Although marijuana usage has shown some benefits in very specific cases it is not the miracle cure that its proponents make it out to be. The medical community should continue to look for a better solution to these problems as marijuana has proven to have many harmful side effects. Scientific studies have shown an increased rate of depression and schizophrenia in habitual marijuana users (Marijuana|drugfacts|national Institute On Drug Abuse, 2010).Patients already dealing with pain issues should not be put at risk of depression symptoms as the drop in mood could easily outweigh the benefits of pain management. Marijuana use greatly increases the heart rate of the user for a one to three hour period immediately after usage and can be dangerous in patients with heart conditions (Marijuana|drugfacts|national Institute On Drug Abuse, 2010). Medical marijuana usage should be avoided in the elderly for its dangerous potential to anyone with a heart condition. Trading pain management for a potentially fatal heart attack isn't an acceptable trade in the medical community. Habitual marijuana usage has been shown to cause a lack of motivation and a lower overall performance in the workplace. Younger patients cannot afford a loss in motivation when faced with the challenge of a chronic illness that may require long term pain management. A patient cannot be expected to maintain their quality of life and keep up with their medical bills if their treatment is lowering their drive to achieve or even participate in their work life.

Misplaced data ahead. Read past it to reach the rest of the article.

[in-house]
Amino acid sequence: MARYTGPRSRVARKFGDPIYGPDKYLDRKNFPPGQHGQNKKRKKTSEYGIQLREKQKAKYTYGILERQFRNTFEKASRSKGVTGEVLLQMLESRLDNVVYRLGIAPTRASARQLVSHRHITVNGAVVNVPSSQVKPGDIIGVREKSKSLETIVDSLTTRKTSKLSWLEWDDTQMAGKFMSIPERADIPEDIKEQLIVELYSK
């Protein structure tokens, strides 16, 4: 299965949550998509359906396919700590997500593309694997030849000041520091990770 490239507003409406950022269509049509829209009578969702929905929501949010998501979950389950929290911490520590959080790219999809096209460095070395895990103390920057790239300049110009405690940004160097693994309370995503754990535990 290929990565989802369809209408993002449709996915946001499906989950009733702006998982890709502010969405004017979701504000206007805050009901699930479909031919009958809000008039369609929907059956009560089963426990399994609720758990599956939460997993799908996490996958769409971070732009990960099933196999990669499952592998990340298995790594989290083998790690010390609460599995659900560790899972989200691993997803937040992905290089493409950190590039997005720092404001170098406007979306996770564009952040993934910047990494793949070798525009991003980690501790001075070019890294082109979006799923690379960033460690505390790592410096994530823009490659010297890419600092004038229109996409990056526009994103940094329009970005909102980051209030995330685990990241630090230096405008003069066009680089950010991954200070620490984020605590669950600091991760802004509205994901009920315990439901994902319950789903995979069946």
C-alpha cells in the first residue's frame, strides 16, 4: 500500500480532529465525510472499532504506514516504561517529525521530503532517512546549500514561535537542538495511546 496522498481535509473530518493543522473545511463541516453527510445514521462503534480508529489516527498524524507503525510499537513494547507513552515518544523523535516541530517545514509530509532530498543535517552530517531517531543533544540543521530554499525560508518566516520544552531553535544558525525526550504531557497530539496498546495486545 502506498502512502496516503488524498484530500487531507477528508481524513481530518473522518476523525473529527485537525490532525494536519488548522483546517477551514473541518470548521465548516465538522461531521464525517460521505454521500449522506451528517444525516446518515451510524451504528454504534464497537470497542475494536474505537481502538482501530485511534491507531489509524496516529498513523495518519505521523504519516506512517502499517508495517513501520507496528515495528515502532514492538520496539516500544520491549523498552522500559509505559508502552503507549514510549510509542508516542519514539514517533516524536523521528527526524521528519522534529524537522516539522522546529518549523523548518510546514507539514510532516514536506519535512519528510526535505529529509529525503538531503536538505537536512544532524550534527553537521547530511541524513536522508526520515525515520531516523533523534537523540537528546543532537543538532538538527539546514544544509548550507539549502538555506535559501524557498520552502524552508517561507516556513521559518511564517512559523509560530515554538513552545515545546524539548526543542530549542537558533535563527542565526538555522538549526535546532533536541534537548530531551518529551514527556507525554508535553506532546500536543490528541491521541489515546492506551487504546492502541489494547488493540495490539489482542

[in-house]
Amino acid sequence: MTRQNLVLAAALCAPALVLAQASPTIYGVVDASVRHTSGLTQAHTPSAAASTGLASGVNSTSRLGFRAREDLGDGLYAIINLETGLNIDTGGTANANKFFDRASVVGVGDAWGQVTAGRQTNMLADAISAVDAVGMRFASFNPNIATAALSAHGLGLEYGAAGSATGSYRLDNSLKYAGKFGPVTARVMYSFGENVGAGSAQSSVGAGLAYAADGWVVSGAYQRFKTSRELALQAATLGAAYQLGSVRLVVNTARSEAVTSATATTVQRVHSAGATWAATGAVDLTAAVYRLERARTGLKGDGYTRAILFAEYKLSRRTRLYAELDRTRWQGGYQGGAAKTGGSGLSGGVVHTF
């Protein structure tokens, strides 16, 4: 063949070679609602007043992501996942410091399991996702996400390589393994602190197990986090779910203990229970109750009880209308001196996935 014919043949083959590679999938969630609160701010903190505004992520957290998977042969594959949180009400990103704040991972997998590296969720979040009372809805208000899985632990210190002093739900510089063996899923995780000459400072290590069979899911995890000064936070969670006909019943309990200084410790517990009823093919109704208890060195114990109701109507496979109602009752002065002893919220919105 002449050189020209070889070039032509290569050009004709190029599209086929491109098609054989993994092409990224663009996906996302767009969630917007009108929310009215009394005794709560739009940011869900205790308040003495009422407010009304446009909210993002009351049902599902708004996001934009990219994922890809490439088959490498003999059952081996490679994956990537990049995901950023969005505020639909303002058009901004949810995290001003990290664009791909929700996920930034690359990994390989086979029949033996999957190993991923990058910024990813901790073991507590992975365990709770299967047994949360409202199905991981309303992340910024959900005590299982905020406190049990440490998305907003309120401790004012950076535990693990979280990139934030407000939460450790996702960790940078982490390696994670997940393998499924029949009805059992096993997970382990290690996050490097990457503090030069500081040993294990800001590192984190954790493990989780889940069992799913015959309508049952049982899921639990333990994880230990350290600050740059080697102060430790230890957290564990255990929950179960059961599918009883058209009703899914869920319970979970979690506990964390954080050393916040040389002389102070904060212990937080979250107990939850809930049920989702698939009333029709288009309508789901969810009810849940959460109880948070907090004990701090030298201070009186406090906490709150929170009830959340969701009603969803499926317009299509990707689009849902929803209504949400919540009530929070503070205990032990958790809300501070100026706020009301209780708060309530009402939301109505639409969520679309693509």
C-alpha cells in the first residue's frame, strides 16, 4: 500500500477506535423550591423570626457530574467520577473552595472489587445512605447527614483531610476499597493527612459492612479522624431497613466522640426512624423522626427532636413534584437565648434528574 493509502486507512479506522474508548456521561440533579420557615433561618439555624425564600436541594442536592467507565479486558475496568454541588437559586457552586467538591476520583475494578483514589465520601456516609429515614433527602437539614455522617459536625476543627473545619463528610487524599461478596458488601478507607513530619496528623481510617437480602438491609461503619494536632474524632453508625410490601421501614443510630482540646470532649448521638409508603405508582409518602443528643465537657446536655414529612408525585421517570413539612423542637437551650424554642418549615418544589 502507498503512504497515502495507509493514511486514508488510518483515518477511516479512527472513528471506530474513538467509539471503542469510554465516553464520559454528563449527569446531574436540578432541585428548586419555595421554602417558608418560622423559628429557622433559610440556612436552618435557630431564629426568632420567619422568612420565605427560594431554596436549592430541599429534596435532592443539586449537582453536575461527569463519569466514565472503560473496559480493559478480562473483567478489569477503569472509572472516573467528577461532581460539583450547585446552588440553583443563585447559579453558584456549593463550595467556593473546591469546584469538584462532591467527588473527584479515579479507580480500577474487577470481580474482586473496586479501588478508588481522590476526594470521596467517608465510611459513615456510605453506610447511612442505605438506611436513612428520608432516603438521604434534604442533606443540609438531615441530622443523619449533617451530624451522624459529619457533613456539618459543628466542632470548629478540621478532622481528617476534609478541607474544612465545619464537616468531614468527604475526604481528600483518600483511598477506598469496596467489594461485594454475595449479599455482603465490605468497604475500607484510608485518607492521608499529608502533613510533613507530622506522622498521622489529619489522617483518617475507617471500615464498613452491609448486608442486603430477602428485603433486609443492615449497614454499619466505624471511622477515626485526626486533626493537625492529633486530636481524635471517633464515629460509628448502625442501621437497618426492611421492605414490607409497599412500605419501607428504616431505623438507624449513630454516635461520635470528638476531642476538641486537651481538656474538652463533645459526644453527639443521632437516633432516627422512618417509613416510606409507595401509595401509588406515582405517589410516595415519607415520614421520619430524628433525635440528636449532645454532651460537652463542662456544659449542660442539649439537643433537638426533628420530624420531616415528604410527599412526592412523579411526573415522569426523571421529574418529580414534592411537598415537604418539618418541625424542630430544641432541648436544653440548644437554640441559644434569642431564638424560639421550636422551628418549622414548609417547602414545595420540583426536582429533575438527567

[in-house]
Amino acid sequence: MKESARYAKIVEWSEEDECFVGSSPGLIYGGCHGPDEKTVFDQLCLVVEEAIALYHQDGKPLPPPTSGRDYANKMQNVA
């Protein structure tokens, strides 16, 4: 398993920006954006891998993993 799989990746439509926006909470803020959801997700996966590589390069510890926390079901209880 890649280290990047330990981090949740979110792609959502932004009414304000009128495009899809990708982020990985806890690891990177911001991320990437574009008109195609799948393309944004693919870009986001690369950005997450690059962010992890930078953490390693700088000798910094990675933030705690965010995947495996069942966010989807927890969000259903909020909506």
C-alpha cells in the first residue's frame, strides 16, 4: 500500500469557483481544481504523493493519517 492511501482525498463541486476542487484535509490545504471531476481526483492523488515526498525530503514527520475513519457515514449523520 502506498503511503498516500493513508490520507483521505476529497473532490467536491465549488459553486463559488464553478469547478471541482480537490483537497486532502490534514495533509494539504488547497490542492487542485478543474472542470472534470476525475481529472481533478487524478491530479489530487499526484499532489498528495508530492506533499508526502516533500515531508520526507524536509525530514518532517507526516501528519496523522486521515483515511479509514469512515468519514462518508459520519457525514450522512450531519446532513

Marijuana|DrugFacts|National Institute on Drug Abuse. (2010). Retrieved from http://www.drugabuse.gov/publications/drugfacts/marijuana